Roadway Design

Public Entity Liability: Inadequate Roadway Lighting

By on September 18, 2012 - Comments off

Mixon v. State of California, (First District, May 29, 2012), 142 Cal.Rptr.3d 633, 12 Cal. Daily Op. Serv. 7187, 2012 Daily Journal D.A.R. 8627

A four-year old boy who was suffered severe brain injuries when he was hit by a car while walking in a crosswalk at an intersection, filed suit against the State of California, contending that the nighttime accident was caused by a dangerous condition of public property under Government Code § 835. The plaintiff, along with his siblings who witnessed the impact, alleged, inter alia, that the lighting at the site of the crosswalk was inadequate, in that the nearest street light was 29 feet from the intersection. The plaintiffs further alleged that the location was made especially dangerous because the poorly lit intersection contrasted sharply with better lit areas surrounding it.

The trial court granted summary judgment, finding that the intersection was not in a dangerous condition and that there was no duty to provide lighting. The court of appeal affirmed, rejecting the plaintiffs’ argument that the State had negligently undertaken to provide lighting in the area: Read the rest »


Roadway Design: Admissibility of Prior Accidents

By on January 7, 2012 - Comments off

Ceja v. Department of Transportation, (Fifth District, November 12, 2011) 2011 WL 6307881, — Cal.Rptr. 3d —-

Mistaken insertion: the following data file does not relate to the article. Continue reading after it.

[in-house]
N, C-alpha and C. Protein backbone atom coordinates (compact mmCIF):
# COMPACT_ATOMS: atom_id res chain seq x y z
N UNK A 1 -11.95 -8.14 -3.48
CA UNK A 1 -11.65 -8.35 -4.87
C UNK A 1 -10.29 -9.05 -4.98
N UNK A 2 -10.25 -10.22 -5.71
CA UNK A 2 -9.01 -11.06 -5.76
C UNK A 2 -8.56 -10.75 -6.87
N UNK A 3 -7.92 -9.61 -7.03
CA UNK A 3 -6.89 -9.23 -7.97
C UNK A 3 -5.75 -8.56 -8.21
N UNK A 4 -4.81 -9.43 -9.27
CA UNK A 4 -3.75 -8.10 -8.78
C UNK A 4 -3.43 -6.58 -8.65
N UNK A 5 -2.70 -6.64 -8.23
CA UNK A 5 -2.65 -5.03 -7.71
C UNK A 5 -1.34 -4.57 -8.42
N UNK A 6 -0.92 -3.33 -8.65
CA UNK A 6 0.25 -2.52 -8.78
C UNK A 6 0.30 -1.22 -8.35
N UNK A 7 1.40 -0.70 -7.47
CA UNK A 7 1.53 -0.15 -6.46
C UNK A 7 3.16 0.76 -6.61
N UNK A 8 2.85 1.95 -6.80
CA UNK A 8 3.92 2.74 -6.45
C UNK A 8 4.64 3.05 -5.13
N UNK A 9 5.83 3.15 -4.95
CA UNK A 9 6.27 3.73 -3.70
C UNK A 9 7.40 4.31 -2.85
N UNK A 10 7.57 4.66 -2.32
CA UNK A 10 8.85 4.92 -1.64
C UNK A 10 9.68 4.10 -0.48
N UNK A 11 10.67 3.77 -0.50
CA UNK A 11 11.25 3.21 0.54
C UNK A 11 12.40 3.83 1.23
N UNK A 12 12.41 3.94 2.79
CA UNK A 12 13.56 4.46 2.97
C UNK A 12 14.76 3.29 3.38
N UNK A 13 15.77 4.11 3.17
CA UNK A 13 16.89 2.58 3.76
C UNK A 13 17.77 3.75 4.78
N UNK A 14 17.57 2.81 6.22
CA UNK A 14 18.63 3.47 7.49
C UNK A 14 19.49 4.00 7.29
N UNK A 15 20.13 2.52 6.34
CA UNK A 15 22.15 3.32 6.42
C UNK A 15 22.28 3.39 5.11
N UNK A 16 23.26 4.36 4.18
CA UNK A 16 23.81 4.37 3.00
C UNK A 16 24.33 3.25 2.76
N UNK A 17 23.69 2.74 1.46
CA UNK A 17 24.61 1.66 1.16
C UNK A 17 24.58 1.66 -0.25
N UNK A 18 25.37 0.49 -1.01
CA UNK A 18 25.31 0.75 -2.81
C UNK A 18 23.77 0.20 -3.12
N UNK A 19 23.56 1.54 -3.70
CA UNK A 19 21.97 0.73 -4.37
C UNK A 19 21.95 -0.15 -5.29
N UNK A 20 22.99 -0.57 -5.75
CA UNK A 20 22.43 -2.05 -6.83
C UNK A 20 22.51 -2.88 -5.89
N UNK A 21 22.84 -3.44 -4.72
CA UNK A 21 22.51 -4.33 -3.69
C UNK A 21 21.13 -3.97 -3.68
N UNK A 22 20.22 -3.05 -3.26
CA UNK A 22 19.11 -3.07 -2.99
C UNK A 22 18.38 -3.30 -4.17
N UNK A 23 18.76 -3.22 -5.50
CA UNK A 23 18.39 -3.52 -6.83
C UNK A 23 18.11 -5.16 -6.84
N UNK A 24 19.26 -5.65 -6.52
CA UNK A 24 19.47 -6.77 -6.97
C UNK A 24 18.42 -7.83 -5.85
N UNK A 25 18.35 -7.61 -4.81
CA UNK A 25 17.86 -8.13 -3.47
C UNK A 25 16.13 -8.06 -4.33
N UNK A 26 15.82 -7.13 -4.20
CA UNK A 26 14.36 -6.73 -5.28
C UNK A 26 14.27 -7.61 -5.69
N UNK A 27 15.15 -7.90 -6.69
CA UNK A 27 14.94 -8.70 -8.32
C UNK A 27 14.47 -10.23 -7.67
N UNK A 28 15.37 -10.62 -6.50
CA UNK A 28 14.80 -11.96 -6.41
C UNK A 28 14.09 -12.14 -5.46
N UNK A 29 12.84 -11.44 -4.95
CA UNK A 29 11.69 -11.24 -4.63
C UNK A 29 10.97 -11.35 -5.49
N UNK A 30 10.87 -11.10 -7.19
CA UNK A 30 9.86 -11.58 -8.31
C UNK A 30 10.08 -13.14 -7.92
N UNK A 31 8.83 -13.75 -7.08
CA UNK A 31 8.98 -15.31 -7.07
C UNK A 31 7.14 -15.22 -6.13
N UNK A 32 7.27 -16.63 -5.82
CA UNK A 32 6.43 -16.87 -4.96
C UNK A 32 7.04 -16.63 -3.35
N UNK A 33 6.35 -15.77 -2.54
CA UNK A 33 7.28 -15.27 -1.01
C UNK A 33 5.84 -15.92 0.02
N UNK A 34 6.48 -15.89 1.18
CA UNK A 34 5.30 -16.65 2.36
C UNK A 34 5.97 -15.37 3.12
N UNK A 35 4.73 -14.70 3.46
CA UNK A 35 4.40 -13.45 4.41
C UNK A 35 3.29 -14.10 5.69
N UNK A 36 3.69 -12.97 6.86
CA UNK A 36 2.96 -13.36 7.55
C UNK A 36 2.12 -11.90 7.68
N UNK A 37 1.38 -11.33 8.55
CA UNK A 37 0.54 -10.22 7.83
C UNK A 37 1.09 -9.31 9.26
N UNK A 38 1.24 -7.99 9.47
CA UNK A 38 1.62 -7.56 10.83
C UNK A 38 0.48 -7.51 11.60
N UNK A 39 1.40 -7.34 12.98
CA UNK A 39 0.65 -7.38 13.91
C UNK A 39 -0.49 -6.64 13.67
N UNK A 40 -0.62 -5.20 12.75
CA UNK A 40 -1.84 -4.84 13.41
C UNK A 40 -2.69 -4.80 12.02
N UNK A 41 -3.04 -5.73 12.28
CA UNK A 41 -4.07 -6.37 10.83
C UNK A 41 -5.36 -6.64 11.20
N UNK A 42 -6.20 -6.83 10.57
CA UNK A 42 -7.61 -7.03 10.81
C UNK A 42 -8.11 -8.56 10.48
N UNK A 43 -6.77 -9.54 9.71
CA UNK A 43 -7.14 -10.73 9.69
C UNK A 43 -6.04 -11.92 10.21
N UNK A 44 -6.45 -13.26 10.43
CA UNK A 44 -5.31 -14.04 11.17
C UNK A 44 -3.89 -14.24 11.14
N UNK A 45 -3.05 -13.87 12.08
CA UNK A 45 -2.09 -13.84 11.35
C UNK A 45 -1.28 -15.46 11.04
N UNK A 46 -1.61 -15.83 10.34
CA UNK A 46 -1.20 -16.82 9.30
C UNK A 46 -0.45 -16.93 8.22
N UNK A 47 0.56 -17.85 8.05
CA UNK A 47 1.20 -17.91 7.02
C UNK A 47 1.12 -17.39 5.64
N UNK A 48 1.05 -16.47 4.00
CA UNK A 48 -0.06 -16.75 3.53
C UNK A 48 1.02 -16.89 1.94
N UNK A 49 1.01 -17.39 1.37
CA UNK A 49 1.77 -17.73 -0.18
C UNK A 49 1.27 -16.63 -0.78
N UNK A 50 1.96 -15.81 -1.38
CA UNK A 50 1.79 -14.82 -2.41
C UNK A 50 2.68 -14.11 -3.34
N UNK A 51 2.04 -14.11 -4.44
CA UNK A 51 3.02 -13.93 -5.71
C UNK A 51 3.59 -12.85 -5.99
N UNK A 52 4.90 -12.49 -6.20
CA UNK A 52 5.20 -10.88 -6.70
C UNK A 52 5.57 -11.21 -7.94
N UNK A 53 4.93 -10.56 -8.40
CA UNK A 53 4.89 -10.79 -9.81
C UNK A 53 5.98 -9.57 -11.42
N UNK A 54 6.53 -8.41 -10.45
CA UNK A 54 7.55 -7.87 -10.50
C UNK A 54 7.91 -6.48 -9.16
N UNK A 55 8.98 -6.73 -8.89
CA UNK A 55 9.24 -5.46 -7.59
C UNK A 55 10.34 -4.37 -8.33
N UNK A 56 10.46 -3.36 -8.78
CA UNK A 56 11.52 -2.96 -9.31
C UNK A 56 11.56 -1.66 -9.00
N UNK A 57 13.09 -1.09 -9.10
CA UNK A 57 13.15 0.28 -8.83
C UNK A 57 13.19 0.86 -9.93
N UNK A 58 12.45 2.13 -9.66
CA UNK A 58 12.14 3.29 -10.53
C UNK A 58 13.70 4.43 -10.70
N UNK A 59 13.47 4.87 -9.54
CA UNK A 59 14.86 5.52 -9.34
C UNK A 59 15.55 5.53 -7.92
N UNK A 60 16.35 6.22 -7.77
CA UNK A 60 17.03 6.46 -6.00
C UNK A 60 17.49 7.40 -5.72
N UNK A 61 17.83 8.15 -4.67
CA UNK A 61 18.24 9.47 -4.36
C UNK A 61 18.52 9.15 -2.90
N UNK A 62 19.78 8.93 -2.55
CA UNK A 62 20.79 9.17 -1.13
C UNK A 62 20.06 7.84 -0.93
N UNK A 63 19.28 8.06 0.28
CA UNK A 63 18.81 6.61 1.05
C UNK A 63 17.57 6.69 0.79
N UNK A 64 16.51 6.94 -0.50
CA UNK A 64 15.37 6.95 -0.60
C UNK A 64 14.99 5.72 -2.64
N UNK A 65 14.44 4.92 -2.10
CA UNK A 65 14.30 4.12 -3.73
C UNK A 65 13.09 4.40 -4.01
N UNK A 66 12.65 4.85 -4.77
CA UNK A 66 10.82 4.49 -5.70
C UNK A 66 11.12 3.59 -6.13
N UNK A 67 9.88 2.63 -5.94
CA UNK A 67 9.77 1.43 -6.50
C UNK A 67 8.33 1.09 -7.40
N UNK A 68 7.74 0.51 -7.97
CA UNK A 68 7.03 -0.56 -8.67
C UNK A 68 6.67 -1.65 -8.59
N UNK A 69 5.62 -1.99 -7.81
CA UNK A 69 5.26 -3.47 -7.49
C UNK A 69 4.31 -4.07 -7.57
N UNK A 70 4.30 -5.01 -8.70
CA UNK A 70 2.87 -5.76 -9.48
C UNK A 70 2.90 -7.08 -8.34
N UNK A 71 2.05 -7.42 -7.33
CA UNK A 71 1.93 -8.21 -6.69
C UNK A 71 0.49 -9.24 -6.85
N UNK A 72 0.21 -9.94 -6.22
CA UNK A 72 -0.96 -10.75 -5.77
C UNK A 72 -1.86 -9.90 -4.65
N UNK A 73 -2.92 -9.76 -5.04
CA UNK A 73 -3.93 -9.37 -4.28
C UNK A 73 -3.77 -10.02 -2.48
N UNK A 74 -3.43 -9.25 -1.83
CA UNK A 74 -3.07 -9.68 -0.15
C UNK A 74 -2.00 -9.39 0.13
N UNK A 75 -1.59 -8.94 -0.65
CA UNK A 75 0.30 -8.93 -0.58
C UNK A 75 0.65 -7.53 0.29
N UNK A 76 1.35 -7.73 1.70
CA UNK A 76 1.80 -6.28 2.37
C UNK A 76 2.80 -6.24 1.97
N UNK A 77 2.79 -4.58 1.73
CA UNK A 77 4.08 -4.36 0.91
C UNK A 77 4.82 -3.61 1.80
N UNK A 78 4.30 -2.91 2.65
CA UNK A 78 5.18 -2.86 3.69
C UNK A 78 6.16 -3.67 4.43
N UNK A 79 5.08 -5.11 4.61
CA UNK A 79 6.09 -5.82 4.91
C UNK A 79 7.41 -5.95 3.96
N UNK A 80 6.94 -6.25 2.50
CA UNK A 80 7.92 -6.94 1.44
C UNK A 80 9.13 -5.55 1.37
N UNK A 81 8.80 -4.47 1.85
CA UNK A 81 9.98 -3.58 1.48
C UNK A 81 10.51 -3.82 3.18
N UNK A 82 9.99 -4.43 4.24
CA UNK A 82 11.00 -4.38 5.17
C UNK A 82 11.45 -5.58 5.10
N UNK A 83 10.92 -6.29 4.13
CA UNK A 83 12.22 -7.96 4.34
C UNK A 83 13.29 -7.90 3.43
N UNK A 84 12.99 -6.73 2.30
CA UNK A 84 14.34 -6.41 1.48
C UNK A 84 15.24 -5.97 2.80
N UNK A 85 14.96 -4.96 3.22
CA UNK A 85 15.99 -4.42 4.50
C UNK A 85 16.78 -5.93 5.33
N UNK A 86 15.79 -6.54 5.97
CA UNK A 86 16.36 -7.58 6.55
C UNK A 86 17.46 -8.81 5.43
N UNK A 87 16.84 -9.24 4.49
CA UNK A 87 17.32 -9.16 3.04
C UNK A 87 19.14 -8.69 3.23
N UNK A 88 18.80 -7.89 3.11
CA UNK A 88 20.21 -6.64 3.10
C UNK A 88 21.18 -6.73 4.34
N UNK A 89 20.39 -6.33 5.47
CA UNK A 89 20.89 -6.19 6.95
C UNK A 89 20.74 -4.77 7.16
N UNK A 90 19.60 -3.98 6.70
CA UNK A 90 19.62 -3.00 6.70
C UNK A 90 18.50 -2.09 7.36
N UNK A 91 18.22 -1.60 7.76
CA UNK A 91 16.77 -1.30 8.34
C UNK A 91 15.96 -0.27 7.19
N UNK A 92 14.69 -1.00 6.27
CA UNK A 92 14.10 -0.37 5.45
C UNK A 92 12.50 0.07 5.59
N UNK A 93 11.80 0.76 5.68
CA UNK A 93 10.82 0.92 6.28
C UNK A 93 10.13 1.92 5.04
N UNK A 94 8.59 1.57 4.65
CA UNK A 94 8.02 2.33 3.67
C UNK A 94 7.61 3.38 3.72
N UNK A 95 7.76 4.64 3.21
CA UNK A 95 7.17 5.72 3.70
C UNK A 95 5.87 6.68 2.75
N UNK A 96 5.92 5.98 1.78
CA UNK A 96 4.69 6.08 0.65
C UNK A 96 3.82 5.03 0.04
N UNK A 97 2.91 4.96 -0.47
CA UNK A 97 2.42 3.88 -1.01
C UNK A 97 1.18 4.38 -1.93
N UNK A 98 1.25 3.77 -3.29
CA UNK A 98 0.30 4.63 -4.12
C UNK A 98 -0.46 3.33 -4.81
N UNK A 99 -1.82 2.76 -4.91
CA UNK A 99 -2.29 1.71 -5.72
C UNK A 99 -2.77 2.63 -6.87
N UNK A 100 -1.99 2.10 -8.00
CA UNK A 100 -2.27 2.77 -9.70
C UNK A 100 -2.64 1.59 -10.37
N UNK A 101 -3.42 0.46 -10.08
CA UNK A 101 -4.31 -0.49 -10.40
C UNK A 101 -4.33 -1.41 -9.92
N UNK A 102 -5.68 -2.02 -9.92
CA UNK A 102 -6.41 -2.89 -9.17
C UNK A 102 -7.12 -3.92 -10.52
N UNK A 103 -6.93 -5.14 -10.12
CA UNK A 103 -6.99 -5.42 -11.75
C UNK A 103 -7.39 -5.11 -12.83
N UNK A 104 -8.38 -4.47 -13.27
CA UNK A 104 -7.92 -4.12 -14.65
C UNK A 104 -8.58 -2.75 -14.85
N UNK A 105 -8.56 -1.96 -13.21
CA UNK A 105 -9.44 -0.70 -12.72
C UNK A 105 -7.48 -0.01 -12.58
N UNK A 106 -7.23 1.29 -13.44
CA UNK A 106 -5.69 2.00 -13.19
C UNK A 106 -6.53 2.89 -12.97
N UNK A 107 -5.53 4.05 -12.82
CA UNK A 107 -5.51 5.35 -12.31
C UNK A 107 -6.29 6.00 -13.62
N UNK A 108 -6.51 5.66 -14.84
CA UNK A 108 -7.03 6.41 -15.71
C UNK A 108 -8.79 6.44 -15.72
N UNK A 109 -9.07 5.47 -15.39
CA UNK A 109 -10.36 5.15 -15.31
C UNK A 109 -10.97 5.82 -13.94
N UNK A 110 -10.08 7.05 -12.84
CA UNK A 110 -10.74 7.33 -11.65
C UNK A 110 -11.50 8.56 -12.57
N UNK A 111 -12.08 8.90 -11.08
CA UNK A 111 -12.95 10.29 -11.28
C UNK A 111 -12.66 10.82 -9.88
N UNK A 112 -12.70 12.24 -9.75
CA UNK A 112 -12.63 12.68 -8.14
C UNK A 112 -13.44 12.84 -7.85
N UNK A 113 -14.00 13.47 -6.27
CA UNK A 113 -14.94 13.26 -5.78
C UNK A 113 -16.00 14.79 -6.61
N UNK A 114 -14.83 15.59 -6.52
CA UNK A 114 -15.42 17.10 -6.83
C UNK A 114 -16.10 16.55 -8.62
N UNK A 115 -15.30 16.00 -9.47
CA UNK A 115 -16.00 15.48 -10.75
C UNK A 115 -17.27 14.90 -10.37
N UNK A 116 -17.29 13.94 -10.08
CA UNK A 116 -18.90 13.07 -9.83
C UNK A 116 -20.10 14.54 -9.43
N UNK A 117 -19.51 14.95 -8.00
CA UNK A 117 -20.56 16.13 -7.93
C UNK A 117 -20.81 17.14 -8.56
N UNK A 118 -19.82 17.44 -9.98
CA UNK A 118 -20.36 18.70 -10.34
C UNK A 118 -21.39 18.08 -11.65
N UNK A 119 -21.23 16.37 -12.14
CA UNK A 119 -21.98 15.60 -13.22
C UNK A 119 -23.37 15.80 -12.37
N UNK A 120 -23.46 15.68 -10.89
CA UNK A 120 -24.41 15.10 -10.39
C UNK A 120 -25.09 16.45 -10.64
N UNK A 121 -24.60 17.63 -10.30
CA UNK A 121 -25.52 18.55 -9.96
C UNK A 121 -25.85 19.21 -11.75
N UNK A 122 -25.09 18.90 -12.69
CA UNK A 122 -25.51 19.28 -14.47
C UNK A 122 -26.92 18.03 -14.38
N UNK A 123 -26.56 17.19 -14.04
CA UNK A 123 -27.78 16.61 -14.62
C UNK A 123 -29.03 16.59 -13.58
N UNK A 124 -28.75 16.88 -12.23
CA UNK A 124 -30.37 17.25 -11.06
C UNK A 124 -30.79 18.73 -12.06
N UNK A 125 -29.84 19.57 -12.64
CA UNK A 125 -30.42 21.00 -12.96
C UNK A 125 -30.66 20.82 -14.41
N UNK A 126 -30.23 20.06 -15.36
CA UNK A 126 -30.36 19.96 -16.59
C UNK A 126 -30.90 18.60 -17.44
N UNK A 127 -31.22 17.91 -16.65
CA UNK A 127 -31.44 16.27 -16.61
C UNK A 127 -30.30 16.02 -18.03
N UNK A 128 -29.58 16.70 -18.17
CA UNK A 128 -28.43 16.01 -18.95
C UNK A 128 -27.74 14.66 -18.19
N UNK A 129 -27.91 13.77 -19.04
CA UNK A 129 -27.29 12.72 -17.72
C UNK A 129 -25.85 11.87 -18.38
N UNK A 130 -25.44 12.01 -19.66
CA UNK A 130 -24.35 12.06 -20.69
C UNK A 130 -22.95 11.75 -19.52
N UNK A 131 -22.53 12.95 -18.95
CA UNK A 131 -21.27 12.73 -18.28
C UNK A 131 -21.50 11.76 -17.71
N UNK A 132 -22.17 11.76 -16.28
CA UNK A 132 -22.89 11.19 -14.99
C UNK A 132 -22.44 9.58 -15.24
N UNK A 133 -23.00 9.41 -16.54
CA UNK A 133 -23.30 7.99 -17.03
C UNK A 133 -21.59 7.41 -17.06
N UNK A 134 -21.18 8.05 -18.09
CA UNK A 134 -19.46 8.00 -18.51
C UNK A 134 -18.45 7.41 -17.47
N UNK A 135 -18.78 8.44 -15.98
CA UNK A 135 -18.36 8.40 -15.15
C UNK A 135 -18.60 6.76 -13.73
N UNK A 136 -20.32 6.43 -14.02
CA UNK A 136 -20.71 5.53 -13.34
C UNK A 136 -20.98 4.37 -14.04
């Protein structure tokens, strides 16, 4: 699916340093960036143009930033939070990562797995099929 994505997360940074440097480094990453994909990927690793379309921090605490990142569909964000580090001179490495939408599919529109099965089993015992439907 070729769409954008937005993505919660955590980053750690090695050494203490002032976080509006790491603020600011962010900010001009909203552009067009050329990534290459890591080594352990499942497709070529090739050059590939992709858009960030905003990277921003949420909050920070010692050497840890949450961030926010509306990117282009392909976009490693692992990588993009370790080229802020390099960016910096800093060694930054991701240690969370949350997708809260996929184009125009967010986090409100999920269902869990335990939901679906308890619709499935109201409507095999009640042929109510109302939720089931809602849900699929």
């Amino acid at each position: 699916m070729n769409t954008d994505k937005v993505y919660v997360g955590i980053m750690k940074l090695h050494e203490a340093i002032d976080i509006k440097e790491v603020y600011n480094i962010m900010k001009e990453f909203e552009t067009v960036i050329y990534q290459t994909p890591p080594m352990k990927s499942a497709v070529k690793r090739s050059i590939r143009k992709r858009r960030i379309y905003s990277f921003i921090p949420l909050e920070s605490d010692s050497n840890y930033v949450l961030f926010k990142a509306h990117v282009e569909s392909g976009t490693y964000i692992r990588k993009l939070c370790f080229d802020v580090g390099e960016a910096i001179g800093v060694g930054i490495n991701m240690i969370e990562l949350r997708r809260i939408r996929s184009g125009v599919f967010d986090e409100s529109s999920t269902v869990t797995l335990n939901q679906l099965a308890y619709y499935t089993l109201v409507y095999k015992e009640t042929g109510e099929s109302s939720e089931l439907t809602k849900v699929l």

The heirs of two men who were killed when their vehicle crossed a center median on a six-lane state highway and collided with oncoming vehicles, filed an action for wrongful death against the Department of Transportation. The plaintiffs alleged that the roadway was in a dangerous condition due the absence of a median barrier to prevent cross-median accidents, despite a number of prior similar collisions. At trial the plaintiffs introduced evidence showing there had been a history of accidents at the location, and that several years earlier state engineers had recommended a barrier, which had not yet been installed as of the 2003 accident.

The trial court granted a motion in limine to exclude evidence of accidents which had occurred prior to 1994, when the roadway had been widened from 4 lanes to 6, finding that the conditions were substantially different than those which existed at the time of the accident. Following a jury verdict in favor of the State, the plaintiffs appealed, contending that the trial court had erroneously excluded the pre-1994 accidents. However, the court of appeal affirmed the judgment, holding that the trial court had not abused its discretion in excluding accidents which had occurred before the highway was substantially changed: Read the rest »